and when Ham was too, and when I was a poor widder woman,
and you took me in. It '11 soften your poor heart, Dan'l,"
laying her head upon his shoulder, "and you'll bear your
sorrow better; for you know the promise, Dan'l, *As you
have done it unto one of the least of these, you have done it
unto me'; and that can never fail under this roof, that's
been our shelter for so many, many yearl "

He was quite passive now; and when I heard him crying,
the impulse that had been upon me to go down upon my
knees, and ask their pardon for the desolation I had caused,
and curse Steerforth, j-ielded to a better feeling. My over-
charged heart found the same relief, and I cried too.


The beginning of a long journey.

What is natural in me, is natural in many other men, I
infer, and so I am not afraid to write that I never had loved
Steerfortli better than when the ties that bound me to him
were broken. In the keen distress of the discovery of his un-
worthiness, I thought more of all that was brilliant in him,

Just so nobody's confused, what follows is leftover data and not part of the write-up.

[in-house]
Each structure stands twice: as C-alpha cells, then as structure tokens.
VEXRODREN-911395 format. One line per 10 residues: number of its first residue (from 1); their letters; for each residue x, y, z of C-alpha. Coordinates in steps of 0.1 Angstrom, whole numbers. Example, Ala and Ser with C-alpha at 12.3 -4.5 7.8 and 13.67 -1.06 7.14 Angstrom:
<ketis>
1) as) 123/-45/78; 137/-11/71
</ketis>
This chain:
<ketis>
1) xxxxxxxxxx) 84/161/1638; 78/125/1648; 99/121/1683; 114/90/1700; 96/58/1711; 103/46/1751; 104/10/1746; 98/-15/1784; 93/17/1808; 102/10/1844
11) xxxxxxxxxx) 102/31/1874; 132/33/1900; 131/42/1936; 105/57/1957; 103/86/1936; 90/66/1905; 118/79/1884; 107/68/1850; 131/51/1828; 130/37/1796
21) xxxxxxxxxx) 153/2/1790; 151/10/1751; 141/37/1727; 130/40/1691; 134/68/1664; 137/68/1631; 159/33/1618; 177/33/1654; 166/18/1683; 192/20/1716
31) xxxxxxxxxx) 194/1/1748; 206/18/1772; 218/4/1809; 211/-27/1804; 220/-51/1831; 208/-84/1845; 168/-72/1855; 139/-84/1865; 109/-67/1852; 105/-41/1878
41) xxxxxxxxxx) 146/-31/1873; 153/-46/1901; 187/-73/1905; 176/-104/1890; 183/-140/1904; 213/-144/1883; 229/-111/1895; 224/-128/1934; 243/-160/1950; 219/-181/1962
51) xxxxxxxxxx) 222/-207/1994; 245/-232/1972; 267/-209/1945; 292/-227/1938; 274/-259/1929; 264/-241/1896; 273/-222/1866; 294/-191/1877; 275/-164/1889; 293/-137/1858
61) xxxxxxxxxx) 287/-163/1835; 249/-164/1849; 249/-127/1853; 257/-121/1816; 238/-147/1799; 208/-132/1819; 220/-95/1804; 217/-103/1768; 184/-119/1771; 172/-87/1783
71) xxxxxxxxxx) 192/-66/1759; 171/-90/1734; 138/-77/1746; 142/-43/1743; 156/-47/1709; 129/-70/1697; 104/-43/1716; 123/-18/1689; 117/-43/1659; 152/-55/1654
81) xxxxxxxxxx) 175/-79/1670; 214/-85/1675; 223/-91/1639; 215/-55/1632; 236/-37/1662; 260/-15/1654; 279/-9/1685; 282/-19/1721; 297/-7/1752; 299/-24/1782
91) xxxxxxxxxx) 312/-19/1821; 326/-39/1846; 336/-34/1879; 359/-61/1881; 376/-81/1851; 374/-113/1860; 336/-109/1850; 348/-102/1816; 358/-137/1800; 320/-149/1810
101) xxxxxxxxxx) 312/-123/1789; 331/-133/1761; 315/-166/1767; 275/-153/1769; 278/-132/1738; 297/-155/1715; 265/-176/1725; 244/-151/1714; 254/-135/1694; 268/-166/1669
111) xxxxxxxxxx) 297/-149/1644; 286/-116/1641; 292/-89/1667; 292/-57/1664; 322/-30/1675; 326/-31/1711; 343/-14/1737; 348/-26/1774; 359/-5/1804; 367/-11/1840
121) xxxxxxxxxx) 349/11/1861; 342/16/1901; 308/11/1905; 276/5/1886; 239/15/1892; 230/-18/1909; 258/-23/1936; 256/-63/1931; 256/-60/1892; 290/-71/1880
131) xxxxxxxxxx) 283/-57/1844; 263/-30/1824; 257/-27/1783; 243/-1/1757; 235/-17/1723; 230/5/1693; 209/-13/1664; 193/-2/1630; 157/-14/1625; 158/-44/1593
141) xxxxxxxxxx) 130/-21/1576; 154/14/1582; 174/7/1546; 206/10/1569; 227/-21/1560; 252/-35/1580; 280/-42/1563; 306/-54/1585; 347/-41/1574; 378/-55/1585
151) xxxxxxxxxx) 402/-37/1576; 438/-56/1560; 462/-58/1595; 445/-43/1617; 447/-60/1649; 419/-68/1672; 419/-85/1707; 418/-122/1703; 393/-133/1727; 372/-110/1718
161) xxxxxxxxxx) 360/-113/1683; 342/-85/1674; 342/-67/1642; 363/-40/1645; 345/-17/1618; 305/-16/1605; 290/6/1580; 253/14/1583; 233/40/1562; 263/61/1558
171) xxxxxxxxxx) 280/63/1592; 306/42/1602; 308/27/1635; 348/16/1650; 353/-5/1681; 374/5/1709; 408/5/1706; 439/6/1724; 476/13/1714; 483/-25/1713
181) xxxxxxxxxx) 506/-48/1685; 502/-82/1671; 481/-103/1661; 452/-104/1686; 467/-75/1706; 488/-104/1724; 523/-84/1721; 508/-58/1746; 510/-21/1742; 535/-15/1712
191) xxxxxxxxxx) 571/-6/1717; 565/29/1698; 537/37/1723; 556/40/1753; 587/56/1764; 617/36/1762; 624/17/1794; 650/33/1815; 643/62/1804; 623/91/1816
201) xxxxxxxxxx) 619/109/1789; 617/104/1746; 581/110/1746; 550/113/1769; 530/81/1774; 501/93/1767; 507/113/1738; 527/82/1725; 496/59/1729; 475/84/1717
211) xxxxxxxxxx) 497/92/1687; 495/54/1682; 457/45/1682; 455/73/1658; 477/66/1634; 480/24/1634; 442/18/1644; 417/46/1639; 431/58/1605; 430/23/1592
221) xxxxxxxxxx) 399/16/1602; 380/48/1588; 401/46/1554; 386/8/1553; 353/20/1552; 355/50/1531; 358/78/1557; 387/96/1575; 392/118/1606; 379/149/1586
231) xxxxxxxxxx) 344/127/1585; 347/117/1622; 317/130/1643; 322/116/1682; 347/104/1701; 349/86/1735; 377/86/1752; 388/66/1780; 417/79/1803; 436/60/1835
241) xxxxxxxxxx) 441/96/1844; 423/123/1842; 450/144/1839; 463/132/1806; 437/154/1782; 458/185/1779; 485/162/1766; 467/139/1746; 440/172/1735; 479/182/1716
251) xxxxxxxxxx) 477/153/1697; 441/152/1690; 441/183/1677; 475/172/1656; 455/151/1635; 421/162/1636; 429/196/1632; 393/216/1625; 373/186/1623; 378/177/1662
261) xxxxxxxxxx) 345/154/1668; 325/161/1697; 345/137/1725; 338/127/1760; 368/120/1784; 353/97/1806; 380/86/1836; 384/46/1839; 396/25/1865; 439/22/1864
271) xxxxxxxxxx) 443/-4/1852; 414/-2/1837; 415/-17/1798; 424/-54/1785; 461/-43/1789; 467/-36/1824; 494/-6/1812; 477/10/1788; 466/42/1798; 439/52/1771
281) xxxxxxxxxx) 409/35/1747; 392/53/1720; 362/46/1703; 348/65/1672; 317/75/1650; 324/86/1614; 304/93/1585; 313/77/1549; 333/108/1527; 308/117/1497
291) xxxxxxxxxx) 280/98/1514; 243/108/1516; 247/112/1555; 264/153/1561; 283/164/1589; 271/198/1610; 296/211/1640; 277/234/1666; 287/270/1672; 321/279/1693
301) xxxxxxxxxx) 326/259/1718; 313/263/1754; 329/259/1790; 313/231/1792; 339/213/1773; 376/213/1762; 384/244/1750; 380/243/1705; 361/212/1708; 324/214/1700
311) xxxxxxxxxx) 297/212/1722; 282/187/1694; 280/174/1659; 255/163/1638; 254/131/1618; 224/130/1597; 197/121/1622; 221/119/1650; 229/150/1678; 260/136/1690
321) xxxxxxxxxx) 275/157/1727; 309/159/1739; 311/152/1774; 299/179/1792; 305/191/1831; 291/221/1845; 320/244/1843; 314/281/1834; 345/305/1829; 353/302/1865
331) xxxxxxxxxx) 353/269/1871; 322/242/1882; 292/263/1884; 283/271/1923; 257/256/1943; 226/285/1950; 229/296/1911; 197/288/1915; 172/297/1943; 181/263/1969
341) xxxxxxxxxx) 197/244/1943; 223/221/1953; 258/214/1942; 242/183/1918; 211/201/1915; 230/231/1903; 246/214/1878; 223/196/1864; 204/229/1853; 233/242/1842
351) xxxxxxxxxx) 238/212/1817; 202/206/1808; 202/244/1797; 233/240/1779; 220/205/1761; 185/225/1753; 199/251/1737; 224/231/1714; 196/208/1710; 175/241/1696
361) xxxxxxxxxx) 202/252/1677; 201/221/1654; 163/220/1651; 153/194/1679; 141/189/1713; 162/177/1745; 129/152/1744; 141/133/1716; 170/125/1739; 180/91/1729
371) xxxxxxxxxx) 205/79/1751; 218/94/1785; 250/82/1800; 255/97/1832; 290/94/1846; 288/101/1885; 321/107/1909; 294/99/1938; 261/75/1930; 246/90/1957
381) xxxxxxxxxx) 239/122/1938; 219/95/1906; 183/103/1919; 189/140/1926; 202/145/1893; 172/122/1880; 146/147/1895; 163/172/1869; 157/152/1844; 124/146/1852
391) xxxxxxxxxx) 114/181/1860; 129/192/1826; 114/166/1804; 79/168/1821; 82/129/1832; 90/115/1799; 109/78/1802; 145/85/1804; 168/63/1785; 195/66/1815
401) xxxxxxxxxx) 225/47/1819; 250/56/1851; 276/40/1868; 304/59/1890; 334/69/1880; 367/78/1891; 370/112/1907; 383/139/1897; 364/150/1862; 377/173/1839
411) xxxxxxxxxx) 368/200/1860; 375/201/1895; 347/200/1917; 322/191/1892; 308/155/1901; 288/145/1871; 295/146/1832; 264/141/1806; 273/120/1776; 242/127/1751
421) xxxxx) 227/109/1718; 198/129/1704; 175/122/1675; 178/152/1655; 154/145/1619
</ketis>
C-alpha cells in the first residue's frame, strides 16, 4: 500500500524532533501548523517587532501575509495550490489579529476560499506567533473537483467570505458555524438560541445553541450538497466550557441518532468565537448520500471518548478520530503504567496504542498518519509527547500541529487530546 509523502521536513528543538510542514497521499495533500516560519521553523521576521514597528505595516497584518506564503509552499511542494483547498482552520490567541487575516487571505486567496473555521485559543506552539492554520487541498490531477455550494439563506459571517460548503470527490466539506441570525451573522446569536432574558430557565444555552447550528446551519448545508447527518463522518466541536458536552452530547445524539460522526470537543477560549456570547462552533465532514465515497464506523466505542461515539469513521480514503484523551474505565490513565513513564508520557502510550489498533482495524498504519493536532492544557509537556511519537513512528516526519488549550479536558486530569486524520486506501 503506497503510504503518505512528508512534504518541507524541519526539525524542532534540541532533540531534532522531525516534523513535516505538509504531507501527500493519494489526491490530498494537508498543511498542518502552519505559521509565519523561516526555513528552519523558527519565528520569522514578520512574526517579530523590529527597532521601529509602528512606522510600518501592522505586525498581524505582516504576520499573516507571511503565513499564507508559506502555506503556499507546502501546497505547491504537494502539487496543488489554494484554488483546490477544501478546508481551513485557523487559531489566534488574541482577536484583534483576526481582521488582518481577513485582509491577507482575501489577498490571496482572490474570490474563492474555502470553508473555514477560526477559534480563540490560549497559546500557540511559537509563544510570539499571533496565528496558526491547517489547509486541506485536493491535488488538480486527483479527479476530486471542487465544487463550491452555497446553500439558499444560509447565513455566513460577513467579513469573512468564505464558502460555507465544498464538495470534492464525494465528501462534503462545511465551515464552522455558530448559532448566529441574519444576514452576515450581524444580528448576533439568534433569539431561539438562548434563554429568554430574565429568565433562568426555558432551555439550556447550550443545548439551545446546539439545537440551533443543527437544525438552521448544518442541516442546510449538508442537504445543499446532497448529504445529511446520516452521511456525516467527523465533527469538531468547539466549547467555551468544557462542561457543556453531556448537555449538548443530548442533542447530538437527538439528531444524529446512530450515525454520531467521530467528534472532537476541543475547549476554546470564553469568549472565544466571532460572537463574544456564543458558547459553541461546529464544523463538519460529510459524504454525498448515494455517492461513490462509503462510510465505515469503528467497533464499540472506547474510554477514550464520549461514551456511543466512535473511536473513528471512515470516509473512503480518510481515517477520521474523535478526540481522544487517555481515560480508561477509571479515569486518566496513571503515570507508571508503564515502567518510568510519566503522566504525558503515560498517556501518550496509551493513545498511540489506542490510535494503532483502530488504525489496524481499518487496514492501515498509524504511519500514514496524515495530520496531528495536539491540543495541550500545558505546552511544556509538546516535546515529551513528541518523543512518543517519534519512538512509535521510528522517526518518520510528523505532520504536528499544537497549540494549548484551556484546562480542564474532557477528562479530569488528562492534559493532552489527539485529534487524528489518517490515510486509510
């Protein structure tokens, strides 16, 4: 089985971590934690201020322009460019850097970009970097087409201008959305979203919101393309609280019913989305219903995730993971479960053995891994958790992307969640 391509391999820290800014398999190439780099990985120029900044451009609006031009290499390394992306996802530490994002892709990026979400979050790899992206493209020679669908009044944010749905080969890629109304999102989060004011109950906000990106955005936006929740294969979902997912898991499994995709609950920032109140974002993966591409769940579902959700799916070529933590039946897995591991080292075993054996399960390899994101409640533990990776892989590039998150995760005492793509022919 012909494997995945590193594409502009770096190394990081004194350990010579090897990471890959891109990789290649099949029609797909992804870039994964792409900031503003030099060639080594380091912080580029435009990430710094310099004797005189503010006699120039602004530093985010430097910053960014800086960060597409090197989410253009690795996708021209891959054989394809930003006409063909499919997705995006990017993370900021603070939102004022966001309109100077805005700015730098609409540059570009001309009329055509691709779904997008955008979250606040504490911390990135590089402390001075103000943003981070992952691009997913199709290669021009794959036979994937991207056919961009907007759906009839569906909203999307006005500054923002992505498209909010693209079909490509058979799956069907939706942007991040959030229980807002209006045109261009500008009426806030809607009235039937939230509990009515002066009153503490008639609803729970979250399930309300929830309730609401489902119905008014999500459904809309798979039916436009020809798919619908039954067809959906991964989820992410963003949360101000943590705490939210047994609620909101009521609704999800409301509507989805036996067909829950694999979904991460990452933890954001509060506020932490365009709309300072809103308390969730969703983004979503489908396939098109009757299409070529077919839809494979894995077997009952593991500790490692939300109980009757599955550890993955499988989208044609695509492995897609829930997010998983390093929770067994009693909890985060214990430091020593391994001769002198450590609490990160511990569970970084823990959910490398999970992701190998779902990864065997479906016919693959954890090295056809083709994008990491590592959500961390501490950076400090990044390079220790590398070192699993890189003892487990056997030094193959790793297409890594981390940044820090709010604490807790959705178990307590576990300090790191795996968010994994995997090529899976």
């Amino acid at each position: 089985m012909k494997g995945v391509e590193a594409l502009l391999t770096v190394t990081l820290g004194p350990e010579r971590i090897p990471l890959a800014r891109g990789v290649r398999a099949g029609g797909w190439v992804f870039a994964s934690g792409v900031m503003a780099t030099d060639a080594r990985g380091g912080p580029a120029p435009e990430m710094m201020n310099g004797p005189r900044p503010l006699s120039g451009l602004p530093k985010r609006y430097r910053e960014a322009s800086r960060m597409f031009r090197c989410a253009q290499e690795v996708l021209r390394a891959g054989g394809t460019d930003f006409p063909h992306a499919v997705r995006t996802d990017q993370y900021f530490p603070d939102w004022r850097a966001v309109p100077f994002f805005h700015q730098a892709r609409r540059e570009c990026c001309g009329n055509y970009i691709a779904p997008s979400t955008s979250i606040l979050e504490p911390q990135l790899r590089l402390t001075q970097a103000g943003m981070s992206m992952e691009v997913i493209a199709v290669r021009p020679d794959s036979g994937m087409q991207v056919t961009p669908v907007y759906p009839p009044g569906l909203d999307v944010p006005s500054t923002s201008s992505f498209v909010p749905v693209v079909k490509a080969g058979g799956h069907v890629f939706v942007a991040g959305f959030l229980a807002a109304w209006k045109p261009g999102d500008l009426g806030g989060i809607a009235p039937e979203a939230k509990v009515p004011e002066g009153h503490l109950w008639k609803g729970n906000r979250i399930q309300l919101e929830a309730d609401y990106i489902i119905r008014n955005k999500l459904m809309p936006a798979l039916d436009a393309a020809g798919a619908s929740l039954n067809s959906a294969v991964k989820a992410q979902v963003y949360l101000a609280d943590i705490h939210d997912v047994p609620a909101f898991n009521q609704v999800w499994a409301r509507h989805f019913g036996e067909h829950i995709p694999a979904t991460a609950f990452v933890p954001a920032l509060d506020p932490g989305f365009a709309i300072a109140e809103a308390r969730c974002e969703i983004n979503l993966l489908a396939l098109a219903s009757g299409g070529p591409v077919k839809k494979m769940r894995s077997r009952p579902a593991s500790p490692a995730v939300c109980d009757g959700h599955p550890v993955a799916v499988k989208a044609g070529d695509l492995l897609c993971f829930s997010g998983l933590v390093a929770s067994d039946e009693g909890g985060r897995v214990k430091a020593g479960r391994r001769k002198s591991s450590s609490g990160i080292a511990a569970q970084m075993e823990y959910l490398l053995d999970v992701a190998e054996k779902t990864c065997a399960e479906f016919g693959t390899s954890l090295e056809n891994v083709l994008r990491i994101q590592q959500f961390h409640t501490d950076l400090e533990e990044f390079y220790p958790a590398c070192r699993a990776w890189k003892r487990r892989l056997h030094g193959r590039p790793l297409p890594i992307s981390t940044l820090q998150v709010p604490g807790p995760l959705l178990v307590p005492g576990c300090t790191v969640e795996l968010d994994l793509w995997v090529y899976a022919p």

I softened more towards all that was good in him, I did more
justice to the qualities that might have made him a man of a
noble nature and a great name, than ever I had done In the
height of my devotion to him. Deeply as I felt my own uncon-
scious part In his pollution of an honest home, I believe that if I
had been broughtfacetoface with him, I could not have uttered
one reproach. I should have loved him so well still — though he
fascinated me no longer — I should have held in so much ten-
derness the memory of my affection for him, that I think I
should have been as weak as a spirit-wounded child, in all but
the entertainment of a thought that we could ever be re-
united. That thought I never had. 1 felt, as he had felt,
that all was at an end between us. What his remembrances of
me were, I have never known — they were light enough , per-
haps, and easily dismissed — but mine of him were as the re-
membrances of a cherished friend, who was dead.

Yes, Steerforth, long removed from the scenes of this
poor history! My sorrow may bear involuntary witness against
you at the Judgment Throne ; but my angry thoughts or my
reproaches never will, I knowl


The news of what had happened soon spread through the
town ; insomuch that as I passed along the streets next morn-
ing, I overheard the people speaking of it at their doors.
Many were hard upon her, some few were hard upon him, but
towards her second father and her lover there was but one